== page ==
2 editions published between 1951 and 2003 in English and held by 2 libraries worldwide
Telegrams from educators and scholars mark the third anniversary of the Johns Hopkins Science Review. Dr. Abel Wolman summarizes the history of methods of acquiring pure water and the science of sanitary engineering. Chlorine was discovered to be a reliable and practical chemical to use to kill water-borne bacteria. Dr. Wolman also shows a film of microscopic organisms and silt in water and discusses the decline of typhoid fever. Dr. Wolman and his colleagues use both animated films and models of a water filtration plant and a sewage treatment plant to explain the water purification processes
Highlights in review ( visu )
2 editions published in 2004 in English and held by 2 libraries worldwide
Host Lynn Poole reviews highlights of programs from the past year: "Freezing the Atom" (10/10/50) shows how atoms are slowed down and the development of the bolometer; "Electronics at Work in a Vacuum"(10/25/50) describes the development of the vacuum tube and the principles behind it, using puffed wheat in a jar as an example; "Your Questions About Science" (12/26/50) explains and demonstrates atomic chain reaction or nuclear fission using mouse traps and sugar cubes; "The Unbreakable Laws of the Universe" (1/2/51) explains the physical laws governing all things: inertia, action and equal reaction, conservation of motion, gravity, and atmospheric pressure; "Fight Against Polio" (1/16/51) filmed at the Children's Hospital in Baltimore, MD, shows how polio victims are being strengthened and restored to a normal life; "Don't Take Your Heart for Granted" (2/13/51) describes what the heart is, what can happen to it, and how to take care of it; "Archaeology: Key to the Past" (3/13/51) looks at the work of archaeologists and their study of the lost civilization of the Etruscans; "Cancer Will Be Conquered" (4/10/51) features Dr. Gey describing the differences between normal and cancerous cells and showing a magnified, live view of the separation of normal and abnormal human cells; "Is There Science in Art?" (2/27/51) reveals the science of cleaning varnish and dirt from old paintings at the Walters Art Gallery and the art of using x-rays and ultraviolet light to restore old paintings to their original intent. Poole also thanks the studio staff and mentions other favorite programs: "Fear" (103/50), "X-Ray, the Super Sleuth" (12/5/50), "Stream Pollution" (5/1/51), "Don't Drink That Water" (3/20/51), "Schistosomiasis" (11/21/50), and "Magnificent Microscope" (5/15/51)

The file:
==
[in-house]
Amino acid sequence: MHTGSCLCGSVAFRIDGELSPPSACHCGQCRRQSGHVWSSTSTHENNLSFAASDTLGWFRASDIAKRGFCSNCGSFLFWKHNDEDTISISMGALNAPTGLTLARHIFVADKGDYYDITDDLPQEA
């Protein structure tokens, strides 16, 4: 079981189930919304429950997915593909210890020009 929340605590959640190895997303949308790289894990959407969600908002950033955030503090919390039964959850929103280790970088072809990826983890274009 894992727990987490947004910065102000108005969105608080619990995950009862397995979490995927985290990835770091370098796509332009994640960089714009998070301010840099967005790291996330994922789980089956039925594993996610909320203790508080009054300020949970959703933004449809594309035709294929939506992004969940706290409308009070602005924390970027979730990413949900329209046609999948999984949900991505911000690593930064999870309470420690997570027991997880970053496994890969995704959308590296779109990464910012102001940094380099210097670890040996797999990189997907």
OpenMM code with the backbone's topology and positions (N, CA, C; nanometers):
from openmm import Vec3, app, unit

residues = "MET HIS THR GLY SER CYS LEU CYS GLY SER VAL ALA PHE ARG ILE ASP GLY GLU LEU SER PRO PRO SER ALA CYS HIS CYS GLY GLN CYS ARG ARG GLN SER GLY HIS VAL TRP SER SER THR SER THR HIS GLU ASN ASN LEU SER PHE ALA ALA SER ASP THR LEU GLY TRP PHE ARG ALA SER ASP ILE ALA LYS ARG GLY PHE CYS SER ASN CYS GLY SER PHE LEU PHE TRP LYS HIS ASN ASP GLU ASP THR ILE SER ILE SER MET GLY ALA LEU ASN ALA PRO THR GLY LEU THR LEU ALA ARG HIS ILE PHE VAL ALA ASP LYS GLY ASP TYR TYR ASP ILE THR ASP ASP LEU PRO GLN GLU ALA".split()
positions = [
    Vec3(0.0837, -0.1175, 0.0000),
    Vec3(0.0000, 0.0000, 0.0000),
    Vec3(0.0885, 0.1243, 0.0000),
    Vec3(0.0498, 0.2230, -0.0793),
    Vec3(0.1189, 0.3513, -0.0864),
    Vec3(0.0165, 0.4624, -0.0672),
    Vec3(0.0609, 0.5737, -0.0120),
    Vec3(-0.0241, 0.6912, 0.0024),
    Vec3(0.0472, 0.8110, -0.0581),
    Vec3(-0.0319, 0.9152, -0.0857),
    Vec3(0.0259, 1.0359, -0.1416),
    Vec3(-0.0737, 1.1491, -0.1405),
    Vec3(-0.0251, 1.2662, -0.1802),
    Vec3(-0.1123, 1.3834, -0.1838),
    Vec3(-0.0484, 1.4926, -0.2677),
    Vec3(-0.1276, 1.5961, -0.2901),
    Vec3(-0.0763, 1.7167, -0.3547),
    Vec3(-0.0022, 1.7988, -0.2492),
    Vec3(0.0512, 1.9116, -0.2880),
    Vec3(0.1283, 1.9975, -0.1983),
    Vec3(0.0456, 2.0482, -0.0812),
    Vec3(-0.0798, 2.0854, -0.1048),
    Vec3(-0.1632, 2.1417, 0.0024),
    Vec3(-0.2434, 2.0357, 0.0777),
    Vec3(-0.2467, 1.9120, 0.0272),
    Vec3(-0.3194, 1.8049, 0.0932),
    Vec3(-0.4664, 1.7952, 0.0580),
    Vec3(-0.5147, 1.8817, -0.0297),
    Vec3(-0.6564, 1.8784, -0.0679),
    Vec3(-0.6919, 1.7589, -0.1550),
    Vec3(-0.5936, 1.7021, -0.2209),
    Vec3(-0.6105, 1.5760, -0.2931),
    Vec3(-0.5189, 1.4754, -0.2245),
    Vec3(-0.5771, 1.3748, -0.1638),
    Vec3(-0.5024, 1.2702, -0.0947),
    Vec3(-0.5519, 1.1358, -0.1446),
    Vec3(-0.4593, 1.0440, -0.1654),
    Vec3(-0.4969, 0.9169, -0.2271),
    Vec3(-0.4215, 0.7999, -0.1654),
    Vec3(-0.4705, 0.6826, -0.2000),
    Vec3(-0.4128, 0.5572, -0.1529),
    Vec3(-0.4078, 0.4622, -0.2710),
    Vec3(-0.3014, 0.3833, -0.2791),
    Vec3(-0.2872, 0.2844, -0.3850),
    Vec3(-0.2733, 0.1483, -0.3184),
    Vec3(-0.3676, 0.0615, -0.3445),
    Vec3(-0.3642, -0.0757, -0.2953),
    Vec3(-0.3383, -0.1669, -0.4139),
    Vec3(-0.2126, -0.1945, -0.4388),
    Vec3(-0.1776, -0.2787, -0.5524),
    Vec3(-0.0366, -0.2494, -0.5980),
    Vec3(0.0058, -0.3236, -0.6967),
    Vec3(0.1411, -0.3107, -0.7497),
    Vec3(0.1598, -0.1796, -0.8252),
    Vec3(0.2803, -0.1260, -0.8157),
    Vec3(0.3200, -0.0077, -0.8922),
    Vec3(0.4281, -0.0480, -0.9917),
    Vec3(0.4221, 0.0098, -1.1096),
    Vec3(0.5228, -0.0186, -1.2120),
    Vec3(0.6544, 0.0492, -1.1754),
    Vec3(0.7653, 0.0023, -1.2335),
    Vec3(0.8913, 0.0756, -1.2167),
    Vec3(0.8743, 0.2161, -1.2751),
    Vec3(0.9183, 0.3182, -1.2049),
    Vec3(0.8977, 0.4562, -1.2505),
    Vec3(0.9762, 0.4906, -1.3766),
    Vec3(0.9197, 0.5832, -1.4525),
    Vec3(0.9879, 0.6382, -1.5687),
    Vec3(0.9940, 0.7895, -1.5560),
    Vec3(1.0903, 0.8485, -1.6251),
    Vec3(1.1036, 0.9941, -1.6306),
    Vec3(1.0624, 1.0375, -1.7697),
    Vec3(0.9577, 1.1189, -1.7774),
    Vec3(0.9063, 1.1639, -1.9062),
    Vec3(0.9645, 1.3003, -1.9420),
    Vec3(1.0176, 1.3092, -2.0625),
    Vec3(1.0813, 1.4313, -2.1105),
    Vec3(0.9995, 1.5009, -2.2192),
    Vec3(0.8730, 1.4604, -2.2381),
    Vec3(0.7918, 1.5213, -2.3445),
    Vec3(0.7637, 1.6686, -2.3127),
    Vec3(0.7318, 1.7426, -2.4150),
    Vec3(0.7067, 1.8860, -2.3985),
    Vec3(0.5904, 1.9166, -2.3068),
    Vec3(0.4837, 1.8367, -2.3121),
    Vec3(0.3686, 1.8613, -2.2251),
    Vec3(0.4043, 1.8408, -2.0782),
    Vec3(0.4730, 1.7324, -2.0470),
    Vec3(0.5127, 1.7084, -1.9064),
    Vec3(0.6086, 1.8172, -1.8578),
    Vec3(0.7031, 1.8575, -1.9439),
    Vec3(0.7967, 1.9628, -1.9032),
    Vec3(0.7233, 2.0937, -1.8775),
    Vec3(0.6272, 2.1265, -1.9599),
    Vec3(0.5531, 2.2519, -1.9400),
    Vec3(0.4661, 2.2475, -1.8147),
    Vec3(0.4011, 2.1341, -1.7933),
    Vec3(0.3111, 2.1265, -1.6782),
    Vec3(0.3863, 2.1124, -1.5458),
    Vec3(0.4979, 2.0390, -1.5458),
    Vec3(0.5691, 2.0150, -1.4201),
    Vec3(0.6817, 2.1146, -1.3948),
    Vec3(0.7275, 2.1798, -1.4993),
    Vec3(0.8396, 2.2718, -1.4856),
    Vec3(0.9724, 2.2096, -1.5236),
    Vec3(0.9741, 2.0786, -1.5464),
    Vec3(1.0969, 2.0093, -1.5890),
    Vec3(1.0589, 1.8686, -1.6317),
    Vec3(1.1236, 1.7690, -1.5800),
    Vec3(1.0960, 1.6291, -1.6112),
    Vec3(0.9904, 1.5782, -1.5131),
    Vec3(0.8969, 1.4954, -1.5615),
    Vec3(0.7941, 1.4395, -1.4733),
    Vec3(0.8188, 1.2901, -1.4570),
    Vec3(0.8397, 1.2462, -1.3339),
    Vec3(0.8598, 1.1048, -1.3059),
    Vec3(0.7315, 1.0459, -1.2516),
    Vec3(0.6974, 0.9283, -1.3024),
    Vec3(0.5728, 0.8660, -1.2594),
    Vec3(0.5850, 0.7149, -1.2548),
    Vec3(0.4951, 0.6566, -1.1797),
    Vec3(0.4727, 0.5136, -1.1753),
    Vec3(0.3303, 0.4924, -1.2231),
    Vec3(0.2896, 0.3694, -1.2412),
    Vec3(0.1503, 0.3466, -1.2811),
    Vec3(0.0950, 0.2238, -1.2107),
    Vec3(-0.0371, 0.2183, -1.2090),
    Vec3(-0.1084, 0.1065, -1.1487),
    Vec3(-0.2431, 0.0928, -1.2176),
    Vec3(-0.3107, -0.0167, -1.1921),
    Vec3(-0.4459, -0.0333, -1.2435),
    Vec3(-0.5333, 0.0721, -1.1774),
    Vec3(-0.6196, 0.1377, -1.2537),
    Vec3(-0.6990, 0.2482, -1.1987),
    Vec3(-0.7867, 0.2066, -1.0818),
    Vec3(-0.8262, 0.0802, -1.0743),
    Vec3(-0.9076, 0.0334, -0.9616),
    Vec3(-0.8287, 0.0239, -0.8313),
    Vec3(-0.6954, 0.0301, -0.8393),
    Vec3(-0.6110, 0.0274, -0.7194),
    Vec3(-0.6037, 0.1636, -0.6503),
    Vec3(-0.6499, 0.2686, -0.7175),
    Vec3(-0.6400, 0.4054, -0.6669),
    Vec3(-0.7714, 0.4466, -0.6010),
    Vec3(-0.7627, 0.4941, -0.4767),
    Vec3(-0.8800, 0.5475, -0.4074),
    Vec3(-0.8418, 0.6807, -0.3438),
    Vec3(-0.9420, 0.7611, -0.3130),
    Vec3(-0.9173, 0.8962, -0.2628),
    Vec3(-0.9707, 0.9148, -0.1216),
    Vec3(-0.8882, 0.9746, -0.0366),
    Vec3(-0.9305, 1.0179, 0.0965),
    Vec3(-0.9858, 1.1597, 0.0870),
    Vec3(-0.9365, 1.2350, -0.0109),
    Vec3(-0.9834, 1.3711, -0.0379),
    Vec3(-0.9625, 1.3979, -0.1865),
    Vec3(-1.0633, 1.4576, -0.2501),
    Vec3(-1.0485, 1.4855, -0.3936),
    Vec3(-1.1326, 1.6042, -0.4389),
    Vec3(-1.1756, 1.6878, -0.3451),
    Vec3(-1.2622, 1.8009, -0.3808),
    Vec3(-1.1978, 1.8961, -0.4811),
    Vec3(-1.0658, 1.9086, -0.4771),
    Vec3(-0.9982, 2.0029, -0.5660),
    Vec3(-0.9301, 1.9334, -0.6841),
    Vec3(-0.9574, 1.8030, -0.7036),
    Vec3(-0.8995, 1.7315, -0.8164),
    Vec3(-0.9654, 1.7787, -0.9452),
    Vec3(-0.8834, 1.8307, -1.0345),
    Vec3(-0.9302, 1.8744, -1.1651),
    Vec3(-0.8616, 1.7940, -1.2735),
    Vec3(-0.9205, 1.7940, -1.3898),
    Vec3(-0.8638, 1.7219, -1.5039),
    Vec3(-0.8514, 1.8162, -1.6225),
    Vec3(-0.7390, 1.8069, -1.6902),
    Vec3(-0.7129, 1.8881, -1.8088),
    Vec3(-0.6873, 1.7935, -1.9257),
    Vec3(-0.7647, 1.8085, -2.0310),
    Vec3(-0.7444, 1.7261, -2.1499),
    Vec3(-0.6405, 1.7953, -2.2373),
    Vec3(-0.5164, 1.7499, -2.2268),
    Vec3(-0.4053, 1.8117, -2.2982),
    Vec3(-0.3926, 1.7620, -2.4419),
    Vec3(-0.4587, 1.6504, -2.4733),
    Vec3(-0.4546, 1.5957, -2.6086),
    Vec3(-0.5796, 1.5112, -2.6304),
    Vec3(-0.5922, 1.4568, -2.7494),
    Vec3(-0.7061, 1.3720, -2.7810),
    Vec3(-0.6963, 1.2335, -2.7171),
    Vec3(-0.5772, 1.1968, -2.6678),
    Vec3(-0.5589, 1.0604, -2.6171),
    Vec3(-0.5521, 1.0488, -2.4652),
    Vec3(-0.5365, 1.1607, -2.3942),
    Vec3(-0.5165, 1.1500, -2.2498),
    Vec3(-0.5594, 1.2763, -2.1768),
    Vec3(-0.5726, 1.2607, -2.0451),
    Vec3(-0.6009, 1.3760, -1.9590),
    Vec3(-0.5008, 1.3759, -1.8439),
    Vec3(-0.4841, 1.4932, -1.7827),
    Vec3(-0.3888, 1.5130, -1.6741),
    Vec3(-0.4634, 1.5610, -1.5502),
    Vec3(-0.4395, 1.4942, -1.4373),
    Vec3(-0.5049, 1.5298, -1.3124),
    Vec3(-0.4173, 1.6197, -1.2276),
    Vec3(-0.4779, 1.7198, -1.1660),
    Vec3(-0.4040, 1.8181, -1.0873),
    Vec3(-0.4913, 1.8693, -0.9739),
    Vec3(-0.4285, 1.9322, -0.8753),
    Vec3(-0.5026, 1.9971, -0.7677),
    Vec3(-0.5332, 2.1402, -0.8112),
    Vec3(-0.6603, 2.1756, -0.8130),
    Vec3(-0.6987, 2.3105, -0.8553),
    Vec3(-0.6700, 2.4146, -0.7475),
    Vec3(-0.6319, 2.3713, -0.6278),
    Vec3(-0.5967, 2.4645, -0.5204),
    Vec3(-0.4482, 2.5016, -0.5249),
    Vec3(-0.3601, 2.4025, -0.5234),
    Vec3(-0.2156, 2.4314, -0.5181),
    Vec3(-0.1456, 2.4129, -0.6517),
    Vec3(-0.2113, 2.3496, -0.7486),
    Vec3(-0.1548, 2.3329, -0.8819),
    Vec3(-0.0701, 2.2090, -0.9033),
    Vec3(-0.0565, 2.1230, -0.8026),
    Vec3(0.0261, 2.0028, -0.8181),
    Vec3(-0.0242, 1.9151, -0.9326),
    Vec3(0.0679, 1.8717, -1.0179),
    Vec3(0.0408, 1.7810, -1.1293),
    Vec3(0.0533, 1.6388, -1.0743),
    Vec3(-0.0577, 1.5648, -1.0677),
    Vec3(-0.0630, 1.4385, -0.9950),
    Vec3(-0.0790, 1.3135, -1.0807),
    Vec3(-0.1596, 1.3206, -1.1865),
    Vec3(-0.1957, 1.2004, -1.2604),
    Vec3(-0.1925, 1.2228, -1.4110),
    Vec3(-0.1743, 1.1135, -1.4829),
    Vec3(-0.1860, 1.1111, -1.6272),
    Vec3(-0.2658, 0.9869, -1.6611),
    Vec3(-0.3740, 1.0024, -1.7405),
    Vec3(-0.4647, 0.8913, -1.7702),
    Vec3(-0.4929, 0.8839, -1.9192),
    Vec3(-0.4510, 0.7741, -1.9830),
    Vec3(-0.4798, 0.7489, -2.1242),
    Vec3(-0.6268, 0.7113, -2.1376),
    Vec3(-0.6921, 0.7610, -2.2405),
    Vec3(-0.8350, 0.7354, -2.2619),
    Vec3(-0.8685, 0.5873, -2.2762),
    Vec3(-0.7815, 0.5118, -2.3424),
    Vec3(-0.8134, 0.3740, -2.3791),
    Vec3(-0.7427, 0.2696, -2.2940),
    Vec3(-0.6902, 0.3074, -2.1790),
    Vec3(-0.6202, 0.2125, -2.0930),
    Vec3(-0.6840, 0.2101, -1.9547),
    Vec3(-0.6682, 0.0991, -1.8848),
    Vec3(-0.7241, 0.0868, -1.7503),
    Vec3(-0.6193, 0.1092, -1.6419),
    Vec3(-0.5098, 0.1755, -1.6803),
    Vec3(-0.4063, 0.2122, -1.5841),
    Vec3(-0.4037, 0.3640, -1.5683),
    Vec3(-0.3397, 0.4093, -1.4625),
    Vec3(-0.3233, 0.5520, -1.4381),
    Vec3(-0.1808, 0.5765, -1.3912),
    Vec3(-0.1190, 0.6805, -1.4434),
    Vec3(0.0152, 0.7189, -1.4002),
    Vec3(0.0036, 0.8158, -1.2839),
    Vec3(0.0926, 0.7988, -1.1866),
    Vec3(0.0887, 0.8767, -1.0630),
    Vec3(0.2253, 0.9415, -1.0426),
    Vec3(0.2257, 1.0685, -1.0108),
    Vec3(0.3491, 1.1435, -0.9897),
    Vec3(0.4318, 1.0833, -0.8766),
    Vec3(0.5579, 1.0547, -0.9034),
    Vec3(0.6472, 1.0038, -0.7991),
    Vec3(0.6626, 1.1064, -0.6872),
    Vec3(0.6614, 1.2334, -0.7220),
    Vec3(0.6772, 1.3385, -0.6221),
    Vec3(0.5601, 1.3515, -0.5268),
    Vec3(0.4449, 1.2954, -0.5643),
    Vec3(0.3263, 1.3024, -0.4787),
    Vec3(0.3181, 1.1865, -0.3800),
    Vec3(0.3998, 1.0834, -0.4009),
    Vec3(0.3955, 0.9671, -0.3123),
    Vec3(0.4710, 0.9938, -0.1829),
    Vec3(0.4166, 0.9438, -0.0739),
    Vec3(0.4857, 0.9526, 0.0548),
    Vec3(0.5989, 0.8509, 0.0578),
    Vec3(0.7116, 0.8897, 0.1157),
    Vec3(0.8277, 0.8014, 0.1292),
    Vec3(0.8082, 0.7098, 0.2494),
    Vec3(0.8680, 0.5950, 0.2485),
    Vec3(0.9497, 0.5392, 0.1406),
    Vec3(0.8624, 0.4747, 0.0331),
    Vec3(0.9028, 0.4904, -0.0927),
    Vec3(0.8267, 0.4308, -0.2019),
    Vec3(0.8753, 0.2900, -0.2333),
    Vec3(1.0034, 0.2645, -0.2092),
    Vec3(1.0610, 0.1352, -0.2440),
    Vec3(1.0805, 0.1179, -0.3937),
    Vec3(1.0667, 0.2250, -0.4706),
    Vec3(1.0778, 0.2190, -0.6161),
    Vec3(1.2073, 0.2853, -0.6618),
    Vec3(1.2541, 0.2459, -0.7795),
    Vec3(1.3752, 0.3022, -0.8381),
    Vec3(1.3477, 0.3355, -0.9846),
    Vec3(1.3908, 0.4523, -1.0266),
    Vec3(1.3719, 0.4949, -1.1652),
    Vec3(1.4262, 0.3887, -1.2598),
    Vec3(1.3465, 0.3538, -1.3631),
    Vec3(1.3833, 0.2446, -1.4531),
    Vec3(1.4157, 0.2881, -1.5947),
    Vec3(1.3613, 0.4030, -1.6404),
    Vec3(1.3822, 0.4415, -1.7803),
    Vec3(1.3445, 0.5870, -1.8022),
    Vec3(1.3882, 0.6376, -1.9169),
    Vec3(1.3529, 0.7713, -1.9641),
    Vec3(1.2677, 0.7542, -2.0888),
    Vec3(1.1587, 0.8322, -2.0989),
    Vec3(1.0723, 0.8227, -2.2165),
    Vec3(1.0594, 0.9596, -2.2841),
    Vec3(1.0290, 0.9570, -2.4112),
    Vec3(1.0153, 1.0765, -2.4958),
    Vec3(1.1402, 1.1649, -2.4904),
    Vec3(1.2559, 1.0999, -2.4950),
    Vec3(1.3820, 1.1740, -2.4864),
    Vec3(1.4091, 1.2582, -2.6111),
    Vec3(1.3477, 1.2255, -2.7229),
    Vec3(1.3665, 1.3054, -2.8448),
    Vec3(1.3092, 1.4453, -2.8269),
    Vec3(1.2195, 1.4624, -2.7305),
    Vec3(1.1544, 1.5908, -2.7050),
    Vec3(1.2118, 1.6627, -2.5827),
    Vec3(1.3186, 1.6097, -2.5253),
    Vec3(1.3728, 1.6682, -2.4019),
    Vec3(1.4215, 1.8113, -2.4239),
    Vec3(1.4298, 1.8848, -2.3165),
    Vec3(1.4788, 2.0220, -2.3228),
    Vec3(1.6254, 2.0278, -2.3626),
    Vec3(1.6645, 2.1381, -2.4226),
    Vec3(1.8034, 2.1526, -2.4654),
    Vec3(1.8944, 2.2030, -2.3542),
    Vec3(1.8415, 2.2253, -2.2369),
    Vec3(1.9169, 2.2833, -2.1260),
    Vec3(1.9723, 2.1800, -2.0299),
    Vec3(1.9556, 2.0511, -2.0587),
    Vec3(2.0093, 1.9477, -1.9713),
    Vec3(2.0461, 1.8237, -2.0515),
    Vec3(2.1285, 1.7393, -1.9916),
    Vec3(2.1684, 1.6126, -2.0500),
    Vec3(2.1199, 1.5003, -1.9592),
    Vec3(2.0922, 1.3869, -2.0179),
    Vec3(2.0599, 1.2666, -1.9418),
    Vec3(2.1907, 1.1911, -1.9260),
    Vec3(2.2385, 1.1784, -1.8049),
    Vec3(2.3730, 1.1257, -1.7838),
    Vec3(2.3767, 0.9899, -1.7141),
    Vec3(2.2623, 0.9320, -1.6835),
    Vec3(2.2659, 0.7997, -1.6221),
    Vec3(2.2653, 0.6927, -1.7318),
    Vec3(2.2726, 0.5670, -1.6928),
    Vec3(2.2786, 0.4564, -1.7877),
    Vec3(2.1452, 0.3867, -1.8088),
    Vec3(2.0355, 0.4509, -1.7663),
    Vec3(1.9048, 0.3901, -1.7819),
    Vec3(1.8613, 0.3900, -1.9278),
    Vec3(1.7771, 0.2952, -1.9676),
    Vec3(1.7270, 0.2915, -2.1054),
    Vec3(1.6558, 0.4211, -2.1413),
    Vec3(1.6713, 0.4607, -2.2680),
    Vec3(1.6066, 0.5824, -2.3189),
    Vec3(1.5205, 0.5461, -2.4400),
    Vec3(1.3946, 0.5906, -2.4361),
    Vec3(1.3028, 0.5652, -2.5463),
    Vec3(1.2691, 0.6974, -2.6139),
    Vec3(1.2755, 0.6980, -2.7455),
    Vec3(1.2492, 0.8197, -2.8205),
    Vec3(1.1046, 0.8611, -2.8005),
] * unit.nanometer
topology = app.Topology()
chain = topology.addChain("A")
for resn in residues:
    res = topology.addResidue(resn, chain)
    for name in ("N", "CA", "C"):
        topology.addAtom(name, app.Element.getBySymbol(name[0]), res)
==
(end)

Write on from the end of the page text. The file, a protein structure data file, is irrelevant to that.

Epidemic theory Ct+1=St (1-qct), what is it? ( visu )
2 editions published in 2003 in English and held by 2 libraries worldwide
Using diagrams, Dr. Lowell J. Reed first describes the history of epidemics, the origins of disease, using measles and small pox as examples, and means of transmission. He then demonstrates the epidemic theory where St is the number of people susceptible to the disease over time multipled by 1 minus qct (the probability of a person with the disease meeting a susceptible person) equals C t+1(cases over time). Also factored into this equation is the number of people who develop an immunity to the disease after recovering from it. The theory is then tested against experience. Dr. Reed sets up an experiment demonstrating the practical application of the theory using a model. He then discusses epidemic control focusing on isolation of people who already have the disease, and immuniztion of people who are susceptible to the disease
You asked for it ( visu )
1 edition published in 2005 in English and held by 2 libraries worldwide
"A wonderful snapshot of what Americans were curious about in the 50s, You asked for it debuted in 1950 and continued offering its special "believe-it-or-not brand of entertainment on ABC until 1959. Each week for nearly a decade, inquiring viewers from all over the country wrote in requesting to see the strange and bizarre. The show's producers delivered it all, from the sublime to the ridiculous, the heart-lifting to the heart-stopping, and everything in between!"--Container
Man against cancer ( visu )
2 editions published in 2003 in English and held by 2 libraries worldwide
Lynn Poole offers a definition of cancer in this third program in the series. Dr. Samuel P. Asper, Jr. describes the thyroid gland and the characteristics of hyperthyroidism and hypothyroidism. William S. Halsted's operation is still used for surgery on the thyroid to remove a goiter or cancer, and both the incision and the gland are shown in photos. A recovered surgery patient, operated on by H. William Scott of Vanderbilt University Medical Center, is shown on film. Radiation of the thyroid and radioactive iodine taken internally are considered treatments rather than cures. Additional films show Dr. George O. Gey's cancer cell labs at Johns Hopkins University, Dr. Frederik B. Bang using the electron microscope to detect cervical cancer, and the U.S. Public Health Service's National Cancer Institute's use of mice in cancer research and treatment. Dr. Isaac Berenblum's book, "Man Against Cancer," the basis of this series, is promoted. Mr. Poole reminds the audience once again, early detection is the key to a cure
The science of toys ( visu )
2 editions published in 2004 in English and held by 2 libraries worldwide